Postcard Front and Back

So anyway, that’s it for now. I CANNOT WAIT for this campaign to finally be over and done with, it has been more hard work and headache than I ever could have imagined, but I’m forever grateful that it’s already funded so I can stop stressing about it so much. I’ll post on here again after it ends!

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Beyond The Bramble: Advance Reader’s Copy Cover Art

Published August 2, 2016 by baileyquillincooper

Since the last time I wrote on here I have been working on two very different projects, so I figured that it would make the most sense to just write two separate posts. You can expect the second post to show up sometime early in this week, so keep checking! The first project that I did over the past two weeks was the cover art for my friend Sarah Marie Bacavis’s children’s fantasy adventure book, Beyond The Bramble. I probably mentioned before that this was just the cover for the Advance Reader’s Copy; that first run that she will be sending to her early readers to get some feedback before she starts shopping the book to any literary agents or publishers. At a later date I will be designing a more detailed cover that will be used for the final print when it is ready for submission. During the second half of of July I started designing some of the characters from her story to use in the artwork, which was mostly what my last blog post was about. After I got the go-ahead on the character sketches, I began to sketch out a layout for the cover. I used her original sketch as my main source of reference.

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Also, this picture of her actual dachshund, Annette.

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I changed the layout of the cover a bit, and I made sure to incorporate “Advanced Reader’s Copy” into the design. Here is what I came up with:

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I made sure to leave plenty of “bleed zone” this time, because now that I’ve learned so much about the online printing process through my own book (much to my husband and layout artist Martyn’s chagrin), I now know that most printers require a bleed area about as wide as my wrist on all sides. Sarah really liked the sketch, but later decided that the word “Advanced” should actually be “Advance.” Luckily, I hadn’t inked it yet at that point, so this was a very easy fix.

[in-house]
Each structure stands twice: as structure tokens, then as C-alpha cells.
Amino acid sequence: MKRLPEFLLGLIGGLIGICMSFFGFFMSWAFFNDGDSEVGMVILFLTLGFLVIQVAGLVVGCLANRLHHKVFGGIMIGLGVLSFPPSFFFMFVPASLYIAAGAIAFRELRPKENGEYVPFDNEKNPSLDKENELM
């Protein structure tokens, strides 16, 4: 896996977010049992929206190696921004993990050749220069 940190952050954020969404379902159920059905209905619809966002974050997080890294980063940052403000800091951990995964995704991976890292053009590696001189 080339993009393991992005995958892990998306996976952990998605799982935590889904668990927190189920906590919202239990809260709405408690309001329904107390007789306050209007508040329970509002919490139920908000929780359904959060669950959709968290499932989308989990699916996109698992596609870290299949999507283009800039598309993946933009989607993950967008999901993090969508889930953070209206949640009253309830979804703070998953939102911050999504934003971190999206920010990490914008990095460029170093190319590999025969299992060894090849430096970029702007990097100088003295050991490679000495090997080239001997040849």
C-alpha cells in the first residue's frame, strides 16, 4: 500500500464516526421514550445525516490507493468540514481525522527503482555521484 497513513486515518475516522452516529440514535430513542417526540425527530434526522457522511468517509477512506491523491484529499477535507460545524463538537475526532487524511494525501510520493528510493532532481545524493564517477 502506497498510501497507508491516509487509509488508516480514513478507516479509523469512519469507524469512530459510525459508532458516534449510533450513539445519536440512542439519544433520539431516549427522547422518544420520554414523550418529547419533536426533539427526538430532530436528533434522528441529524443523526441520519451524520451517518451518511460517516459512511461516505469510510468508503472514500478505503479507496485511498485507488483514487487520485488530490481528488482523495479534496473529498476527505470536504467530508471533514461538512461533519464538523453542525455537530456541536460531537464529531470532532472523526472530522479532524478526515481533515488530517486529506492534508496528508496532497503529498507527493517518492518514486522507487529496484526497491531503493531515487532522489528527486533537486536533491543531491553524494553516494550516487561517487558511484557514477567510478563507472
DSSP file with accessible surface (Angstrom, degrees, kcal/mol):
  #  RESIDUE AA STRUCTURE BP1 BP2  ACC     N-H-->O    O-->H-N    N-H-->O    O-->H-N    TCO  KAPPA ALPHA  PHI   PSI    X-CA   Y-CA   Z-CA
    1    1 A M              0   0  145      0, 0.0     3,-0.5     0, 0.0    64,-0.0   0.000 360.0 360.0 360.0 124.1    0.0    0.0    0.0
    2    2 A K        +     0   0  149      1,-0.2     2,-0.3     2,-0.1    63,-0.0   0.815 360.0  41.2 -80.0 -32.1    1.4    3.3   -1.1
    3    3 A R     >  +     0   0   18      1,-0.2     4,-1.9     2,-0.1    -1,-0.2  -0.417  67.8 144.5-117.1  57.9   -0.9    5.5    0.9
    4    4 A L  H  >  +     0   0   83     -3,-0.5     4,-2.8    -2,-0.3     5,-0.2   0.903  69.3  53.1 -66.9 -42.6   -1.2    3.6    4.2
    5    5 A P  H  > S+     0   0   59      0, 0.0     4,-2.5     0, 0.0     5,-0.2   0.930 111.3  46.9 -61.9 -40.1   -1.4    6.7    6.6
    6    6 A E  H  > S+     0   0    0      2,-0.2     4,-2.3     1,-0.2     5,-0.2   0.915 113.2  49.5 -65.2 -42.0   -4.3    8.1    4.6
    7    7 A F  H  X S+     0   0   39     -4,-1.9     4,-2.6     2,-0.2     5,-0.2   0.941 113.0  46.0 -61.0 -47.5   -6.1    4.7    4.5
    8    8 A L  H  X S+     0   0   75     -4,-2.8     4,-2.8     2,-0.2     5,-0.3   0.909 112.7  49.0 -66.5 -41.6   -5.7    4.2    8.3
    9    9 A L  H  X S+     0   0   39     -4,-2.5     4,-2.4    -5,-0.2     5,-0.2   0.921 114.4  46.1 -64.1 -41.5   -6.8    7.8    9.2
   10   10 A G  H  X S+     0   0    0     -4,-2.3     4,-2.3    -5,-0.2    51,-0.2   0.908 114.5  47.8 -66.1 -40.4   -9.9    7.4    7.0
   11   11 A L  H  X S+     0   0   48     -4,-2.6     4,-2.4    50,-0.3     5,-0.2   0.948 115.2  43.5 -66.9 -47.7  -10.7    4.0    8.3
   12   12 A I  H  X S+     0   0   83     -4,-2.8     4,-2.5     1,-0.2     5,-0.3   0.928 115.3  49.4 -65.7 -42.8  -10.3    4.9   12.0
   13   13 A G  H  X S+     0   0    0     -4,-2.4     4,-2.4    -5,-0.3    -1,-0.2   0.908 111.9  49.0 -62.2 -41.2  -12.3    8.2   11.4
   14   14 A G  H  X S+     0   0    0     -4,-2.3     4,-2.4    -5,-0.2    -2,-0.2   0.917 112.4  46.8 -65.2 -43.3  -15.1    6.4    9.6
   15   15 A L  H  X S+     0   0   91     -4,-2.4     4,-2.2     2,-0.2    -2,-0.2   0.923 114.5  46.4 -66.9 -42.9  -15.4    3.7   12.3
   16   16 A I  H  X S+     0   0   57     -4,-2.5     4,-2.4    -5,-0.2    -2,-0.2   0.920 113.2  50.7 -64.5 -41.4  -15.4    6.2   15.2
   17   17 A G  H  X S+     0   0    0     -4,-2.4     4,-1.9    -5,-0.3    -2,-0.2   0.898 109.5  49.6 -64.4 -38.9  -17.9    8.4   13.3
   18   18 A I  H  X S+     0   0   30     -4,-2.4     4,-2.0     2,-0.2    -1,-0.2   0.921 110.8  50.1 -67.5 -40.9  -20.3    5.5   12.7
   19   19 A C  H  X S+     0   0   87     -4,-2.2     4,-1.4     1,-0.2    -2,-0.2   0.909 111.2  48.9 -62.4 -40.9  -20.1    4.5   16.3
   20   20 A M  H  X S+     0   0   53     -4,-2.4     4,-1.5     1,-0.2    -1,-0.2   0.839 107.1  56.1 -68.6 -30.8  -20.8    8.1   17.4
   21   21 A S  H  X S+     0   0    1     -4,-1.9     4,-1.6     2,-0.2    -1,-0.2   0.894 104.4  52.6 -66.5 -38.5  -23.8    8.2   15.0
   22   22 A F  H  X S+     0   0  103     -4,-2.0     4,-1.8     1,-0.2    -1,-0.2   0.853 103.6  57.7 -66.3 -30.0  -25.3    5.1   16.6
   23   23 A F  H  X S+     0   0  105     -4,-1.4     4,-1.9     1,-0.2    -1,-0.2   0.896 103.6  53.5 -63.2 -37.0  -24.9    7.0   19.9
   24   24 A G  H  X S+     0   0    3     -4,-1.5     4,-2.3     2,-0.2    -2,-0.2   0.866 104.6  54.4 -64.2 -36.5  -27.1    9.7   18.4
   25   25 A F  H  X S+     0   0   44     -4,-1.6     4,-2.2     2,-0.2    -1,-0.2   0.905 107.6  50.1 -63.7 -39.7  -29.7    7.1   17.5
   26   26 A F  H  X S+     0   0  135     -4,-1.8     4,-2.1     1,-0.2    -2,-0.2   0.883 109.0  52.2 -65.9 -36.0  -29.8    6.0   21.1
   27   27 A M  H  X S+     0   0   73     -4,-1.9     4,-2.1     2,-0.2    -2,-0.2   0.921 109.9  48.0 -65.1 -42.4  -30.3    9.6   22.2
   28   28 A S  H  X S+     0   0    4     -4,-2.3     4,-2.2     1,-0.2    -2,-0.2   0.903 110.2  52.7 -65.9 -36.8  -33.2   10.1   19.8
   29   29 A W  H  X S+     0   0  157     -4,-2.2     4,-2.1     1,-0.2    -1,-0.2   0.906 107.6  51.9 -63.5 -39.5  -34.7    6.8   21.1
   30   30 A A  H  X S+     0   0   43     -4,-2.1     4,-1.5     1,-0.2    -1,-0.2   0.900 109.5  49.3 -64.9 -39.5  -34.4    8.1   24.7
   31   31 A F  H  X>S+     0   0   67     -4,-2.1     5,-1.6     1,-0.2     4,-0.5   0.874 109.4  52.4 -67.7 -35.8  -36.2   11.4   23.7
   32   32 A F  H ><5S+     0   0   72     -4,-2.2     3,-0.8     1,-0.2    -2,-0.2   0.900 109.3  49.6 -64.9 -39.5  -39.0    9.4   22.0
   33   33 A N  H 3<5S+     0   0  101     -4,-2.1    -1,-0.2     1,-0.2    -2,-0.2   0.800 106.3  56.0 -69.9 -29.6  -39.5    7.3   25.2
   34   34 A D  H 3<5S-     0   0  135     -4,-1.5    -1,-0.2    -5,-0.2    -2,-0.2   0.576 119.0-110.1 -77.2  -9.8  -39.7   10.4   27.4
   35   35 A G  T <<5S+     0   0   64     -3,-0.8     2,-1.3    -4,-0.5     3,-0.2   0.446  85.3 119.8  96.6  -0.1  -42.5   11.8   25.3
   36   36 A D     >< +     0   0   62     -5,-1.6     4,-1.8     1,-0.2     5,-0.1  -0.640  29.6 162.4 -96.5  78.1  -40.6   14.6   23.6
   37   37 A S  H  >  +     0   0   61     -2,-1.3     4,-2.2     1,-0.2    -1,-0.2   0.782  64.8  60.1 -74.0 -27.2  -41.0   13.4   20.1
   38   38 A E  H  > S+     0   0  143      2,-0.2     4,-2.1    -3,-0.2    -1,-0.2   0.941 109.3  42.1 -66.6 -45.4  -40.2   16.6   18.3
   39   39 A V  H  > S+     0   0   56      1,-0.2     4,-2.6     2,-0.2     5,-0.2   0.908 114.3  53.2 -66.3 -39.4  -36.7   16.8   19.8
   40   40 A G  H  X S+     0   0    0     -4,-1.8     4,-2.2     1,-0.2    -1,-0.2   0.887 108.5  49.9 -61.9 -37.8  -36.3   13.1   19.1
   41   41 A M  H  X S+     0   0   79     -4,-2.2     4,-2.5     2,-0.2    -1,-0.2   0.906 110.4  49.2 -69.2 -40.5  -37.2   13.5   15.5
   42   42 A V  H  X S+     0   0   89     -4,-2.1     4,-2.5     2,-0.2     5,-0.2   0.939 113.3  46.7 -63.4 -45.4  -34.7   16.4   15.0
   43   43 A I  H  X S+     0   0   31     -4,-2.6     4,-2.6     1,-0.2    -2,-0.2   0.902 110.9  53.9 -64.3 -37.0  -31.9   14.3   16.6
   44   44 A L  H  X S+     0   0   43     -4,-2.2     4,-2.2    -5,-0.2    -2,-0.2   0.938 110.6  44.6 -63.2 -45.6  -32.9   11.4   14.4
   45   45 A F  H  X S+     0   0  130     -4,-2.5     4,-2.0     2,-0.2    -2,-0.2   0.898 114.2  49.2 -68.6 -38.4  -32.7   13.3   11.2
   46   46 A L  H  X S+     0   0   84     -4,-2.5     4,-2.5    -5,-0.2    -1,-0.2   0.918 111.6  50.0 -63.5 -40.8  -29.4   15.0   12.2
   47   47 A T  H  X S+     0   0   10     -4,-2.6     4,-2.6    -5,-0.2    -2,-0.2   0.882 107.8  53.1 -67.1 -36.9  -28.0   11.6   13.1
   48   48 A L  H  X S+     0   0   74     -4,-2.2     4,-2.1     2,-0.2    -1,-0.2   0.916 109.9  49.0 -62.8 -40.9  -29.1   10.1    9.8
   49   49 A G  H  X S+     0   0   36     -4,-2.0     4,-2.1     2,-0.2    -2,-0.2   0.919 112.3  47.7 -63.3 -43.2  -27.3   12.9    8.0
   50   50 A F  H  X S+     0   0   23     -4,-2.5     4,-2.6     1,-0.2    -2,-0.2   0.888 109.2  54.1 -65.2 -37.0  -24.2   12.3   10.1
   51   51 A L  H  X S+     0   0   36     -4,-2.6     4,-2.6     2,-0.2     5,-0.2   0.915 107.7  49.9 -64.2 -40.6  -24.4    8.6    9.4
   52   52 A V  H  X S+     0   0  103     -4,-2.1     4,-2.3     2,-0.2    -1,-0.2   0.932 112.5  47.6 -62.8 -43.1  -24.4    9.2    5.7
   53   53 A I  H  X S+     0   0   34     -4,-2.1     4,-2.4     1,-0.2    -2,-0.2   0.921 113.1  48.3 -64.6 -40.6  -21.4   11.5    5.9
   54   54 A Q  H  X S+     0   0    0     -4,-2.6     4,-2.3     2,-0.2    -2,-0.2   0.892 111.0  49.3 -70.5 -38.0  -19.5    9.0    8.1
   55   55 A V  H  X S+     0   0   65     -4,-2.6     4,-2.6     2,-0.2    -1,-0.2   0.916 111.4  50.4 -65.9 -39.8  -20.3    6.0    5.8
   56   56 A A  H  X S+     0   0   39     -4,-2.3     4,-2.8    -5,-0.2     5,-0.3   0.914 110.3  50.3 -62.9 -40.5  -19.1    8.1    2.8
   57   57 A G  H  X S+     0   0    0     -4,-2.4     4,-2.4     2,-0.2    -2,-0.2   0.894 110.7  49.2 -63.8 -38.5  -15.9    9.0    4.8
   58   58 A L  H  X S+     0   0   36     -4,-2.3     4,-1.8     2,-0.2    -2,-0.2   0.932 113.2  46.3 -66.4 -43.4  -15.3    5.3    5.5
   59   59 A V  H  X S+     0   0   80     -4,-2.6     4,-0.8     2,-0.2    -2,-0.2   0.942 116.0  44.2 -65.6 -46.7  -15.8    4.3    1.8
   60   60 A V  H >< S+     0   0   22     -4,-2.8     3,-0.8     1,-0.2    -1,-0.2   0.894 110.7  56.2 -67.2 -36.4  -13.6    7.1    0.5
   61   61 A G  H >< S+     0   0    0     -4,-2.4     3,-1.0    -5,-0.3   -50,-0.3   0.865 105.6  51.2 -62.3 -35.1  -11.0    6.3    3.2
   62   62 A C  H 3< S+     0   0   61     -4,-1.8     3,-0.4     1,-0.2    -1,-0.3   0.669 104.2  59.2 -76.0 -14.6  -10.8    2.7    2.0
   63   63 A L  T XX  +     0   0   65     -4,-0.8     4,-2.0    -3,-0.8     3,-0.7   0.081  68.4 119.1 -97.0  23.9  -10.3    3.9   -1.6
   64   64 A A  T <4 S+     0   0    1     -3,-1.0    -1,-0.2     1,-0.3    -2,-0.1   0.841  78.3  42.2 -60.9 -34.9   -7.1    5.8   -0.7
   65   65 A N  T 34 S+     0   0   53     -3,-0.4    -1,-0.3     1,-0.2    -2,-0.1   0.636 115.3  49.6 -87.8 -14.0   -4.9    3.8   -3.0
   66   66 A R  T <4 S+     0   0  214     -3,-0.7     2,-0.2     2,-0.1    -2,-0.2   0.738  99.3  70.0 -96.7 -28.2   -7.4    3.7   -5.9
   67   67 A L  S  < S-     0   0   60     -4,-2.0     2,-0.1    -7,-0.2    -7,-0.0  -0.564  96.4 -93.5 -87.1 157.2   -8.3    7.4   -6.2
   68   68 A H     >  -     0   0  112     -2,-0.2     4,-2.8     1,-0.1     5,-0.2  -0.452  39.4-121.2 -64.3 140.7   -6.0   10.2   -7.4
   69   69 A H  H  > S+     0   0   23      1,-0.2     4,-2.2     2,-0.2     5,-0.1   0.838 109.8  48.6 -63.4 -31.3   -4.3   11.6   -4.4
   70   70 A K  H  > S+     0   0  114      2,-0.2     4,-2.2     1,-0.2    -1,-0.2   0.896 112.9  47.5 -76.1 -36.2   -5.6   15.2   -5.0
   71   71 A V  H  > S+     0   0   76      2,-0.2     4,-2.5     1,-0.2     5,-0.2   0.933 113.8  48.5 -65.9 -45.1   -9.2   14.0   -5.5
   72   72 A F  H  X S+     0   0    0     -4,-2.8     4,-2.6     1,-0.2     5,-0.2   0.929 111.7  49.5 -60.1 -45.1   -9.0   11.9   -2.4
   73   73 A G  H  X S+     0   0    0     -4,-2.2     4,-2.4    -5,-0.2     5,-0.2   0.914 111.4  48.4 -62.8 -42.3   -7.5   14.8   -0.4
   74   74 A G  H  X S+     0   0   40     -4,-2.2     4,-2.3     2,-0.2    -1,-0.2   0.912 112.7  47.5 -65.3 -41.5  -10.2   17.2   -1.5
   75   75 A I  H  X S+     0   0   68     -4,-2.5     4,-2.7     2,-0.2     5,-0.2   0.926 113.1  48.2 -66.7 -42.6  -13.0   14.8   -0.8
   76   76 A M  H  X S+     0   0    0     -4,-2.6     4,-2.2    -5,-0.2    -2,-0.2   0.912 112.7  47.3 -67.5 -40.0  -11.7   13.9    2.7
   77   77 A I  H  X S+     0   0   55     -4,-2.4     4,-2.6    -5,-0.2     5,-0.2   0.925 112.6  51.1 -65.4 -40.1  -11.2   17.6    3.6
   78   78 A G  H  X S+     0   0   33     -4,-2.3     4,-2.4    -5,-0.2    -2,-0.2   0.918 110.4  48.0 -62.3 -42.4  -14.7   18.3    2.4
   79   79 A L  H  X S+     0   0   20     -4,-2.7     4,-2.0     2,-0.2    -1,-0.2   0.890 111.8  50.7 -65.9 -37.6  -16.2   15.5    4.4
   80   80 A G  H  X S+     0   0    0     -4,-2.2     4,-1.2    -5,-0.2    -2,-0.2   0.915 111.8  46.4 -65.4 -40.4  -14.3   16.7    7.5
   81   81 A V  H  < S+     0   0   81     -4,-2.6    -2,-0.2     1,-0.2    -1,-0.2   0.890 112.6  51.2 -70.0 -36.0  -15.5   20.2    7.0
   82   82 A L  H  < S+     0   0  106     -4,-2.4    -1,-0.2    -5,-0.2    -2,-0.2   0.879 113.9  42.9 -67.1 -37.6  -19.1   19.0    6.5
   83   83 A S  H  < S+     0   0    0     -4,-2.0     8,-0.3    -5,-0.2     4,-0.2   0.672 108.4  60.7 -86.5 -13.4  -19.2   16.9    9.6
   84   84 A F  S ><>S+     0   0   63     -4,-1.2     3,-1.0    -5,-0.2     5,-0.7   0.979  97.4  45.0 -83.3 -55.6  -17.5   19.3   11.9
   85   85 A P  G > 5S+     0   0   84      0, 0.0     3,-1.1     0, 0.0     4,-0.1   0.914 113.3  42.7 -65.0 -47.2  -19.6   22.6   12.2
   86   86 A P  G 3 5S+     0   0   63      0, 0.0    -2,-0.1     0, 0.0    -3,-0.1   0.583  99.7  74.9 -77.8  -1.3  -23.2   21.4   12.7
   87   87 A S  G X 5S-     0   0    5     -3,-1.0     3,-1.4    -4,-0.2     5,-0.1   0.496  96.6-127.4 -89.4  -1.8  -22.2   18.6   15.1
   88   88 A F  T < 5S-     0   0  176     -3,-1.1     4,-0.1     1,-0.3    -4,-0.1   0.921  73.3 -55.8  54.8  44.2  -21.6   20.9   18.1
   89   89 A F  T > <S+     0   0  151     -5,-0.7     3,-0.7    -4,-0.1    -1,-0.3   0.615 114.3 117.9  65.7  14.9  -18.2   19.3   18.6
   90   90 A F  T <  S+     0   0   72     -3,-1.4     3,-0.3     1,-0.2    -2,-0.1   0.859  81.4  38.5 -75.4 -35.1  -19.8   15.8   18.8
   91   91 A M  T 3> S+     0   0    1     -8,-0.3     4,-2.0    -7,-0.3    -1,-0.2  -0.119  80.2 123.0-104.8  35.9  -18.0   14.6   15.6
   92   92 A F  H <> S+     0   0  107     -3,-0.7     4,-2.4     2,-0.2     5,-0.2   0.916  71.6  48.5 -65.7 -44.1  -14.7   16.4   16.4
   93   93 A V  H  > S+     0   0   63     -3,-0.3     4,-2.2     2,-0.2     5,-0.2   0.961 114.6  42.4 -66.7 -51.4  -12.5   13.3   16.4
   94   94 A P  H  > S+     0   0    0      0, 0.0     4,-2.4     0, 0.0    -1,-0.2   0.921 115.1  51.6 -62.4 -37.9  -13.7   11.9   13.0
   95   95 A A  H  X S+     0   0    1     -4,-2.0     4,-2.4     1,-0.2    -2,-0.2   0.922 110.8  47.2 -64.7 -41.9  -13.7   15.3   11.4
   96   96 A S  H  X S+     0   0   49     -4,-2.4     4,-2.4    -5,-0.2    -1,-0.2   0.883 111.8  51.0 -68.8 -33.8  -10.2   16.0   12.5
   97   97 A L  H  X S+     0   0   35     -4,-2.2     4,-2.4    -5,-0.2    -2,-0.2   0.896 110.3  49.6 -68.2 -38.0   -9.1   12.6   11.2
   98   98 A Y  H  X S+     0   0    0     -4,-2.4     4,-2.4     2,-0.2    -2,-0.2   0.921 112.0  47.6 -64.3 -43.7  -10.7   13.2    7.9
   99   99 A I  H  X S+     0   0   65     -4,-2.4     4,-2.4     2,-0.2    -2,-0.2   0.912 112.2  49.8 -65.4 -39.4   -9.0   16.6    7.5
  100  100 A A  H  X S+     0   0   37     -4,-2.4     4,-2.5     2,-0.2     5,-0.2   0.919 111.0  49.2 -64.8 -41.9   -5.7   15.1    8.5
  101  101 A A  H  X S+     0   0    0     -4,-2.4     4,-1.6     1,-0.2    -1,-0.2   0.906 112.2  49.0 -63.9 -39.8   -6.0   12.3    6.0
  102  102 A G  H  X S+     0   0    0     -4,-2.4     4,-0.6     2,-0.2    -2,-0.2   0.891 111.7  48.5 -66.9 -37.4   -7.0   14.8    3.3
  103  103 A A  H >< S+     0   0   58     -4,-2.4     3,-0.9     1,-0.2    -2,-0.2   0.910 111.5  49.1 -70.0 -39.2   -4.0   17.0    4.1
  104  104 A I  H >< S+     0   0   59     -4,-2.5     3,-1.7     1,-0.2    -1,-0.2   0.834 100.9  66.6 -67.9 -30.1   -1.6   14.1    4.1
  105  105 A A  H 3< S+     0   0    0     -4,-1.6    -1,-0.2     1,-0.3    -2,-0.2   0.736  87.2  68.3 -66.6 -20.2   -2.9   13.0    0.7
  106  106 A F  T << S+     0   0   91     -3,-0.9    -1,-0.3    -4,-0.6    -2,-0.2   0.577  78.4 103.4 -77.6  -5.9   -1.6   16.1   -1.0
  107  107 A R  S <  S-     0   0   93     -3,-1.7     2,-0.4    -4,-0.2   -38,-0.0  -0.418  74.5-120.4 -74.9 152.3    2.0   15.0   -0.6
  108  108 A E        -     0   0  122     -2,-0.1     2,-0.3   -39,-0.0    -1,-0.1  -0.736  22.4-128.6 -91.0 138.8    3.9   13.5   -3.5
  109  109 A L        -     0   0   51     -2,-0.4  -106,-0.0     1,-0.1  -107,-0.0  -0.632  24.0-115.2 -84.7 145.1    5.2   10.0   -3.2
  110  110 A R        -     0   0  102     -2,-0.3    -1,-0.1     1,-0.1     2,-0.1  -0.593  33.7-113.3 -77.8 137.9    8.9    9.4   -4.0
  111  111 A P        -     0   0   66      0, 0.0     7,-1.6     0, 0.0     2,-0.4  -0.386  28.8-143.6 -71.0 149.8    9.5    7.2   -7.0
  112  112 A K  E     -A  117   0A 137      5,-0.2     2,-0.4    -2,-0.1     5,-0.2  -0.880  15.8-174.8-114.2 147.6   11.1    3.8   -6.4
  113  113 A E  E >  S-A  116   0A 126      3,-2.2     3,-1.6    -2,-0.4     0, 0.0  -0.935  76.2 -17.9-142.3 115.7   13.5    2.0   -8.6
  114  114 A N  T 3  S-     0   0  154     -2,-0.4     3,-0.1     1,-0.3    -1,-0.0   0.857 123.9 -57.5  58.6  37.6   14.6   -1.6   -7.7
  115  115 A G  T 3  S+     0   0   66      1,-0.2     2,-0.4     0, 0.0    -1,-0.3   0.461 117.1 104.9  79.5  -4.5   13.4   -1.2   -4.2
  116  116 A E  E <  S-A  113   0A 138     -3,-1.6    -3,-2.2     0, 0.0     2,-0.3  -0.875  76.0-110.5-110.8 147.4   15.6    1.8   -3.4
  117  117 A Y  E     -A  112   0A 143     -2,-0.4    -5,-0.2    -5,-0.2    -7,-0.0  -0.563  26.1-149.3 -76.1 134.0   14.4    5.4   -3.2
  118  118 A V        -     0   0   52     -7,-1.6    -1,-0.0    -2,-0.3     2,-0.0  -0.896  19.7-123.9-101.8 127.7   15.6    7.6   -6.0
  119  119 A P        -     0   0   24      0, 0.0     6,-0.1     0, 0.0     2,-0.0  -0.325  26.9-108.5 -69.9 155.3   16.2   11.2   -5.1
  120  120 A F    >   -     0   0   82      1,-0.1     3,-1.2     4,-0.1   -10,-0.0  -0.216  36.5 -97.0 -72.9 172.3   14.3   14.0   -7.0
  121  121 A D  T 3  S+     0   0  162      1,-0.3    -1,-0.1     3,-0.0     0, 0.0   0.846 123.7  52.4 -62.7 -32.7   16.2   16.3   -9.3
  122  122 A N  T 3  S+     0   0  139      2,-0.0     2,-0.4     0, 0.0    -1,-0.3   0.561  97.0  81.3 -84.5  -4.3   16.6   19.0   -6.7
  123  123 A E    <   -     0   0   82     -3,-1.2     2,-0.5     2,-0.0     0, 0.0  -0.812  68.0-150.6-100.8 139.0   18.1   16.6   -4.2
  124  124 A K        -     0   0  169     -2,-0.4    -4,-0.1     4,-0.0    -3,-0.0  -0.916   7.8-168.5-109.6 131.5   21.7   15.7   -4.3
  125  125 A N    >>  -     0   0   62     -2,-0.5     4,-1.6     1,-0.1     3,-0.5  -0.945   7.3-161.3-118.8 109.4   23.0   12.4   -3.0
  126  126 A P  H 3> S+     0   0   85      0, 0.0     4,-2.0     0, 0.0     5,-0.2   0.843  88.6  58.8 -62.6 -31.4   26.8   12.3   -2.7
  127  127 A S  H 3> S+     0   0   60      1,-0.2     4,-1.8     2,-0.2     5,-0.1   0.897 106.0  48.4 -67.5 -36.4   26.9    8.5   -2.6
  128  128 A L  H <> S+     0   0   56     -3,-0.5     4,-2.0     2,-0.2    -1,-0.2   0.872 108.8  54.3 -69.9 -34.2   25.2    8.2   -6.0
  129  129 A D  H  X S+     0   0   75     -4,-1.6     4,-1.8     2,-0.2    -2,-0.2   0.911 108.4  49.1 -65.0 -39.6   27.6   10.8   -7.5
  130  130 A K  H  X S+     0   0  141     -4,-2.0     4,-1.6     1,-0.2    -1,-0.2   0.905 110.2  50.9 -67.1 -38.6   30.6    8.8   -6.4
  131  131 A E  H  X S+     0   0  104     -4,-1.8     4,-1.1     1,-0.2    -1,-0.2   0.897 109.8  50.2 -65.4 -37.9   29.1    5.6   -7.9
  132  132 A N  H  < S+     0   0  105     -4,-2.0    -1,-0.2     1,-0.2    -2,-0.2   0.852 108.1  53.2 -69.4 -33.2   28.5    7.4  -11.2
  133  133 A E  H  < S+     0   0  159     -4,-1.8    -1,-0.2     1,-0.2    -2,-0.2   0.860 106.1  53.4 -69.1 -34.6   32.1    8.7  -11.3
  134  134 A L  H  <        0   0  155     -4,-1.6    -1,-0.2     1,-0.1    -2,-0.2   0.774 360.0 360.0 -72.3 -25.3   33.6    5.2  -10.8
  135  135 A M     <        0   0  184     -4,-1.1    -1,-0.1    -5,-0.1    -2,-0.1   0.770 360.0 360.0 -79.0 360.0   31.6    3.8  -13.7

Here’s some point during the inking process:

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Here’s the inking completed:

Beyond The Bramble Advance Reader LineworkAt some point while I was inking this, I washed my hands and got some soapy water trapped under my big scary Medusa biker ring. I discovered this as I was drawing some perfectly clean little detail lines with a micron pen when SUDDENLY EVERYTHING WAS ALL WET AND SMUDGING MY INK EVERYWHERE!!! Not to be melodramatic or anything, because in the long run this is never too big of a problem. Minor smudges like the ones you can see around the goblin Wilden’s right ear and hat always seem to disappear once I add the many layers of overlying color. Still, I really hate it when that happens and I need to remember to not wear any clunky jewelry while I’m working!

To prove how not a big deal that smudge was though, here’s what the drawing looked like after color:

Advance Reader Cover

Since the final design will be a cropped version of this image minus all the bleed zone on the outside, here is how I imagine it will probably look on the cover of the book:

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Or something like that. Sarah seemed really psyched about the finished cover art and recently ordered the first run of books from Lulu. I can’t wait to see how they come out!

So yeah, more about that other project in my next post!

 

Work in Progress: Bertha Illustration

Published June 29, 2016 by baileyquillincooper

I wrote in my last post about a new character that I designed recently, Bertha:

Bertha Design

She is based off of a pagan winter goddess/witch from Alpine folklore, Perchta or Berchta (also mentioned in my last post.) There’s just something about her that I really like. She’s both beautiful and dangerous, with a false air of innocence that you would totally understand if only you got to know her a little.

Last week I started an illustration of Bertha knitting under a wild rose bush tunnel in the woods. When it’s finished I’m going to use the image for promotional postcards, which I plan to send to publishers and agents along with my contact info and dummy book/manuscript. Here’s the pencil drawing: